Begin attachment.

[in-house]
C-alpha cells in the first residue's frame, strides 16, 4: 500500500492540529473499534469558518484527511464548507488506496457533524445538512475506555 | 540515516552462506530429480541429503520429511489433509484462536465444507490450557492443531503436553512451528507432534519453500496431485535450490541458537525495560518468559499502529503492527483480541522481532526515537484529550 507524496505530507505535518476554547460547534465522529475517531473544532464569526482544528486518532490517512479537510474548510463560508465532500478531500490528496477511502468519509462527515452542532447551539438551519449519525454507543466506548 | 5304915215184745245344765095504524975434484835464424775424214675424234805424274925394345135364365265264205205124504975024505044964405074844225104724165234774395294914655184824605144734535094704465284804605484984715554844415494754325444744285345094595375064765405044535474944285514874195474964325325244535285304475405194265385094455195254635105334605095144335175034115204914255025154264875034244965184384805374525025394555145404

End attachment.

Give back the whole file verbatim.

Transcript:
[in-house]
C-alpha cells in the first residue's frame, strides 16, 4: 500500500492540529473499534469558518484527511464548507488506496457533524445538512475506555 | 540515516552462506530429480541429503520429511489433509484462536465444507490450557492443531503436553512451528507432534519453500496431485535450490541458537525495560518468559499502529503492527483480541522481532526515537484529550 507524496505530507505535518476554547460547534465522529475517531473544532464569526482544528486518532490517512479537510474548510463560508465532500478531500490528496477511502468519509462527515452542532447551539438551519449519525454507543466506548 | 5304915215184745245344765095504524975434484835464424775424214675424234805424274925394345135364365265264205205124504975024505044964405074844225104724165234774395294914655184824605144734535094704465284804605484984715554844415494754325444744285345094595375064765405044535474944285514874195474964325325244535285304475405194265385094455195254635105334605095144335175034115204914255025154264875034244965184384805374525025394555145404